Sweedler coring





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A canonical or Sweedler coring is an algebraic structure that is roughly the formal dual of the Čech nerve of a cover: it is used to describe descent in algebraic contexts.

See also monadic descent.


In components

Let f:RSf : R \hookrightarrow S be the extension of associative unital kk-algebras (where kk is a commutative unital ring).

The corresponding canonical coring or Sweedler coring is the SS-coring

C=S RS C = S\otimes_R S

with coproduct

Δ:CC SCS RS RS \Delta : C\to C\otimes_S C \cong S\otimes_R S\otimes_R S

given by the bilinear extension of the formula

Δ:s 1s 2s 11s 2 \Delta: s_1\otimes s_2 \mapsto s_1\otimes 1 \otimes s_2

and counit

ϵ:CS,ϵ:s 1s 2s 1s 2. \epsilon : C\to S,\,\,\,\,\,\,\, \epsilon: s_1 \otimes s_2 \mapsto s_1 s_2 \,.

The element 111\otimes 1 is a grouplike element in the Sweedler’s coring.

Geometric interpretation

We give a dual geometric interpretation of the Sweedler coring.

Suppose a context of spaces and function algebras on spaces that satisfies the basic axioms of geometric function theory, in that the algebra of functions C(Y 1× XY 2)C(Y_1 \times_X Y_2) on a fiber product

Y 1× XY 2 Y 2 Y 1 X \array{ Y_1 \times_X Y_2 &\to& Y_2 \\ \downarrow && \downarrow \\ Y_1 &\to& X }

is the tensor product of the functions on the factors:

C(Y 1× XY 2)=C(Y 1) C(X)C(Y 2). C(Y_1 \times_X Y_2) = C(Y_1) \otimes_{C(X)} C(Y_2) \,.

Then let π:YX\pi : Y \to X be a morphism of spaces and set

R:=C(X) R := C(X)


S=C(Y) S = C(Y)


(RS):=π *:C(X)C(Y). (R \hookrightarrow S) := \pi^* : C(X) \to C(Y) \,.

The morphism π\pi induces its augmented Čech nerve

(Y× XY× XYY× XYYπX). \left( \cdots \stackrel{\to}{\stackrel{\to}{\stackrel{\to}{\to}}} Y \times_X Y \times_X Y \stackrel{\to}{\stackrel{\to}{\to}} Y \times_X Y \stackrel{\to}{\to} Y \stackrel{\pi}{\to} X \right) \,.

Taking function algebras of this yields, by the above,

(S RS RSS RSSπ *R). \left( \cdots \stackrel{\leftarrow}{\stackrel{\leftarrow}{\stackrel{\leftarrow}{\leftarrow}}} S \otimes_R S \otimes_R S \stackrel{\leftarrow}{\stackrel{\leftarrow}{\leftarrow}} S \otimes_R S \stackrel{\leftarrow}{\leftarrow} S \stackrel{\pi^*}{\leftarrow} R \right) \,.

Writing again C=S RSC = S \otimes_R S for the Sweedler coring, this is

(C SCCSπ *R). \left( \cdots \stackrel{\leftarrow}{\stackrel{\leftarrow}{\stackrel{\leftarrow}{\leftarrow}}} C \otimes_S C \stackrel{\leftarrow}{\stackrel{\leftarrow}{\leftarrow}} C \stackrel{\leftarrow}{\leftarrow} S \stackrel{\pi^*}{\leftarrow} R \right) \,.


Relation to ring extensions

Various properties of canonical coring correspond to adequate properties of the ring extension. For example, coseparable canonical corings correspond to split extension?s (the kk-algebra extension RSR\to S is split if there is an RR-bimodule map h:SRh: S\to R with h(1 S)=1 Rh(1_S) = 1_R).

In the case of the trivial ring extension RRR\to R the coproduct of the canonical coring is the canonical isomorphism RR RRR\to R\otimes_R R and the counit is the identity RRR\to R. Thus, every right RR-module is a comodule over the canonical coring. Such a canonical coring is called a trivial coring. This example puts the rings (or associative unital algebras) and their categories of modules as a special case of corings and their categories of comodules. In view of the next paragraph, this is a generalization of a coring of a cover for the case of a trivial (identity) cover.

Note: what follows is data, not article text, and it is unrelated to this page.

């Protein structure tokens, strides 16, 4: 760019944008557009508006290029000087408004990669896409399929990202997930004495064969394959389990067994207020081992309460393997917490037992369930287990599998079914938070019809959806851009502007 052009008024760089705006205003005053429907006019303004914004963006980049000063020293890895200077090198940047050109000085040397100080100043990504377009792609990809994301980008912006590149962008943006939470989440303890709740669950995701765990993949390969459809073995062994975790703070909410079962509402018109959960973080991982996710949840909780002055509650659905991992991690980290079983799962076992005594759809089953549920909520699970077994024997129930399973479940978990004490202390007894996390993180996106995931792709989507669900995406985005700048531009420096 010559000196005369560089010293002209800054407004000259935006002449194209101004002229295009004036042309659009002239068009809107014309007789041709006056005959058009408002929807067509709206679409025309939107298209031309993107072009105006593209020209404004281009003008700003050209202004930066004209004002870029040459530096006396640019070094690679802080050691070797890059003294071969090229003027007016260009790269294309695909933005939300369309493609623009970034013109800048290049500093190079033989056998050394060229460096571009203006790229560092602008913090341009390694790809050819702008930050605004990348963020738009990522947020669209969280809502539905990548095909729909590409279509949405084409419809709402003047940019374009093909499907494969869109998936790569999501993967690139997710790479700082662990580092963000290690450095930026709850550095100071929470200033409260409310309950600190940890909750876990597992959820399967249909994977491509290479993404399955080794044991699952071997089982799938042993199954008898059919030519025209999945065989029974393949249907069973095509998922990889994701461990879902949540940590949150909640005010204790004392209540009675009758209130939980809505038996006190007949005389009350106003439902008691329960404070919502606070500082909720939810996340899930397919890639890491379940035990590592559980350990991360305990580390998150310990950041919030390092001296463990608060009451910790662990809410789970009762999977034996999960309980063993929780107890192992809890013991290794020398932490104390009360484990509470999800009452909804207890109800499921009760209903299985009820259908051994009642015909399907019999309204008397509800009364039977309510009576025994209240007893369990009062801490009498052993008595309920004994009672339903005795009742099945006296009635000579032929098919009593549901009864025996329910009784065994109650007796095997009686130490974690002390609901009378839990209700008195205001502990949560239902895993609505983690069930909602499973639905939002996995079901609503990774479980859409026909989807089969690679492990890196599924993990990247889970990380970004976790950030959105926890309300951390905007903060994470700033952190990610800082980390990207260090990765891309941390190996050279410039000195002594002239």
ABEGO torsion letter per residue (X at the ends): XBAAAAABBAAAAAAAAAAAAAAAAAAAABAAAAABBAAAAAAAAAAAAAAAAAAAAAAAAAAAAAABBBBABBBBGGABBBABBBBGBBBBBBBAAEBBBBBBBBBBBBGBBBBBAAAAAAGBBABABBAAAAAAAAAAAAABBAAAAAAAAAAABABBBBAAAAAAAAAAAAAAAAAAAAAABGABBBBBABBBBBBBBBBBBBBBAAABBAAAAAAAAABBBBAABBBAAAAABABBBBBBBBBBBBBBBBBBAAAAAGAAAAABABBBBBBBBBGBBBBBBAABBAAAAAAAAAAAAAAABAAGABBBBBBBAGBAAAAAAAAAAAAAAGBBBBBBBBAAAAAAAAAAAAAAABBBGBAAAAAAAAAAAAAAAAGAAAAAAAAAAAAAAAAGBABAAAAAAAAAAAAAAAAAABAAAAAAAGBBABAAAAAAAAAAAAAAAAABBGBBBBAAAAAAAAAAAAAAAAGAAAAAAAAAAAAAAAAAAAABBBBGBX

Descent in terms of coring comodules

Given a morphism f:RSf : R \to S with corresponding Sweedler coring (C=S RS,Δ,ϵ)(C = S \otimes_R S,\Delta,\epsilon) as above, the category of descent data Desc(S/R)\mathrm{Desc}(S/R) for the categories of right modules along kk-algebra extension RSR\to S is precisely the category of right CC-comodules.

In other words, the objects of Desc(S/R)\mathrm{Desc}(S/R) are the pairs (N,α)(N,\alpha) where NN is a right SS-module, and α:NN RS\alpha: N\to N\otimes_R S is a right SS-module morphism and if we write α(m)= im is i\alpha(m) = \sum_i m_i \otimes s_i then

  • iα(m i)s i= im i1s i\sum_i \alpha(m_i)\otimes s_i = \sum_i m_i\otimes 1\otimes s_i,

  • im is i=m\sum_i m_i s_i = m.

In terms of (co)monadic descent

This coring-formulation of descent may be understood as special case of comonadic descent (see also the discussion at Bénabou-Roubaud theorem). See e.g. (Hess 10, section 2) for a review. We spell this out in a bit more detail:

The bifibration in question is

p:p : Mod \to CRing

that sends an object in the category Mod of modules to the ring that it is a module over.

A descent datum for a morphism f:RSf : R \to S with respect to this bifibration is a (co)algebra object over the comonad f *f *f_* f^* induced by this morphism. We have that

  • the morphism f *f_* sends an RR-module NN to the SS-module N RSN \otimes_R S;

  • the morphism f *f^* sends an SS-module PP to the RR-module P SS RP \otimes_S S_R, where S RS_R is SS regarded as a left SS- and a right RR-module. So P SS RP \otimes_S S_R is just the SS-module PP with only the right RR-action remembered.

Accordingly, the comonad with underlying functor f *f *f_* f^* sends an SS-module PP to the SS-module P SS RS=P SCP \otimes_S S \otimes_R S = P \otimes_S C.